Sure, under-gravel filters may sound like a good idea, but unless you stay on top of your maintenance and have a low bioload in your tank, they have a tendency to clog. It is critical that you read the set up instructions carefully and keep up with your maintenance. The Penn-Plax Undergravel filter contains plates, adjustable lift tubes, airline tubes and activated carbon filters. This product works by an airlift system, and there is no air pump included, which will be required in order for this product to work correctly.
Price at time of publish: $20
Size: 10 gallon, 20 gallon, 29 gallon, 55 gallon | Output: None (separate air pump required) | Filter Media: Carbon
Hipanda Filter Foam Sponges
Fits in any filter
May need to cut to size
Not preferred for large filters
Not all filters come with the best filter media, so thankfully, you can swap it out for a Hipanda dense filter foam sponge. Your filter media should last for years and not fall apart like many mesh pads. This foam sponge can be cut to the exact shape of your filter, no matter which one you decide. To clean, simply squeeze it out in some waste tank water and replace!
Price at time of publish: $9
Size: 7.5 x 4.7 x 2.75 inches, 9 x 9 x 1 inches, 10 x 4.7 x 2.75 inches | Filter Media Type: Sponge
Fluval Performance Canister Filter
Customizable filter media options included
Easy to clean (compared to other canisters)
Priming valve attached
Seal around canister can have issues aligning if loaded incorrectly
Requires complete disassembly for cleaning
The Fluval Performance Canister filter has been well thought out and has many handy features for canister filters. It can contain a variety of filter media to suit your needs, but read the instructions carefully. When it comes to canister filters, cleaning and disassembly can be a bit of a pain, but the quick release hoses and filter components with easy access handles make this filter less cumbersome.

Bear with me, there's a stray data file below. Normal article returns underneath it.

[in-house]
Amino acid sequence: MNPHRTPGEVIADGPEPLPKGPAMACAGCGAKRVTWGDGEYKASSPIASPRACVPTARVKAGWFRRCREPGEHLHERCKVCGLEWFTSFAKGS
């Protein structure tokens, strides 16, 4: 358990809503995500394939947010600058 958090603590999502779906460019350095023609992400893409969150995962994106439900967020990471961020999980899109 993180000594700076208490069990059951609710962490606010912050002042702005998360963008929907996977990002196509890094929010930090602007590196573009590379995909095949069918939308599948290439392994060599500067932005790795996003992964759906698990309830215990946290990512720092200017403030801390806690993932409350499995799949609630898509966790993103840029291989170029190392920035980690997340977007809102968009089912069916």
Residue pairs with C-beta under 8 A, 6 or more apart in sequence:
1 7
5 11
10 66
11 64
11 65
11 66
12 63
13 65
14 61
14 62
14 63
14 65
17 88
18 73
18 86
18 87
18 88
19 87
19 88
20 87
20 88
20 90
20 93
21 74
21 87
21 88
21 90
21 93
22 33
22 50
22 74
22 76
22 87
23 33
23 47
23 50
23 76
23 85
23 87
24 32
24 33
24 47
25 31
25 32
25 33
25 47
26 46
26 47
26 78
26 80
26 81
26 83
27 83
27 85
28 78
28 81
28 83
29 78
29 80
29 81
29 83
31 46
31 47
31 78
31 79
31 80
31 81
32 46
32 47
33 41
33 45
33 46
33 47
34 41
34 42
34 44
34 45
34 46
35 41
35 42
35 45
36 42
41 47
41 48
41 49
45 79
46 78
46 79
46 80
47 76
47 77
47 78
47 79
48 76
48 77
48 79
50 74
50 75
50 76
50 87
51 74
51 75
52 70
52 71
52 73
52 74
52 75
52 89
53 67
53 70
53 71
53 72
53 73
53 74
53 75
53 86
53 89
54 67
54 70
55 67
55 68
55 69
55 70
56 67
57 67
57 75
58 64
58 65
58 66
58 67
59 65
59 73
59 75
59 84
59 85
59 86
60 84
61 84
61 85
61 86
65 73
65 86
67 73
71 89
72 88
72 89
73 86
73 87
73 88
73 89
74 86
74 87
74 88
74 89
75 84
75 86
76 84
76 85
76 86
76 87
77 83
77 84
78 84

Price at time of publish: $145
Size: Up to 30 gallons, 45 gallons, 70 gallons, 100 gallons | Output: 27 gph pump cycles 4 gallon aquarium 6x hour | Filter Media: Carbon, zeolite, biofoam, quick-clear, sponges
Best Fluidized Bed
QANVEE Fluidized Moving Bed Filter
No moving parts
Limited filtration capacity
No mechanical filtration
Requires additional air pump
Fluidized bed filters can contain either sand or plastic biomedia that is kept constantly churning by water flow. The QANVEE Fluidized Moving Bed Filter comes with K1-similar media that runs off an air pump. This filter has no moving parts and will also provide aeration to your tank. This type of filter can be used in conjunction with other types of filter or as the only filter in aquariums with a very small amount of fish and/or invertebrates.
Price at time of publish: $15-18
Size: 2.6 x 7.4 inches (LH300), 3 x 9 inches (LH600) | Output: Varies depending on air pump attached | Filter Media: Plastic
Aquapapa Bio Sponge Filter
No moving parts
Ideal for breeding tanks, shrimp, and bettas
Requires air pump, sold separately
Sponge filters, such as the Aquapapa Bio Sponge filter, are ideal for shrimp tanks, breeding tanks and betta tanks. These filters do not provide a ton of water flow, so you need to use them only in very low bioload tanks. Sponge filters rely on airlift systems, or the pull of air bubbles rising to the surface, to create a mild current. These sponges can get easily clogged, so be sure to rinse them routinely in waste tank water.
Price at time of publish: $18 (3-pack)
Size: 4.5 x 8 inches | Output: depends on type of air pump purchased (not included) | Filter Media Type: Sponge
When it comes to selecting a filter, you just can’t beat the AquaClear Power Filter. I’ve been using one for almost 10 years, and it is the best pick for most aquarium tanks. If you’d prefer a canister model, the Fluval Performance Canister Filter has a size that will make your fish happy and you can customize the filtration components to your heart’s content.
What To Look For
Filter Media Type
There are many different types of filter media available for home aquariums. Here are some of the types you may encounter:
- Mesh: This type of filter is very flimsy and cheap. It may contain a few flecks of activated carbon, but mostly is designed to fail. We recommend swapping this out for a sturdy sponge, cut to size, before you start running your filter.
- Activated carbon: You are not required to use carbon in your filter. Carbon can be used to remove various compounds from your water, but your water may already be healthy enough. Carbon will deactivate water-based medications and some other water treatments.
- Sponge: This type of filter media should last you for several years. To clean it, wring it out in a bucket of waste tank water, such as after siphoning. Never replace it, unless it is about to fall apart, or rinse it in chlorinated tap water or heated water.
- Zeolite: These small ceramic rocks are designed to provide housing for good bacteria and bind with some nitrogen compounds. It will lose its absorptive powers overtime, but can be recharged in a saltwater solution.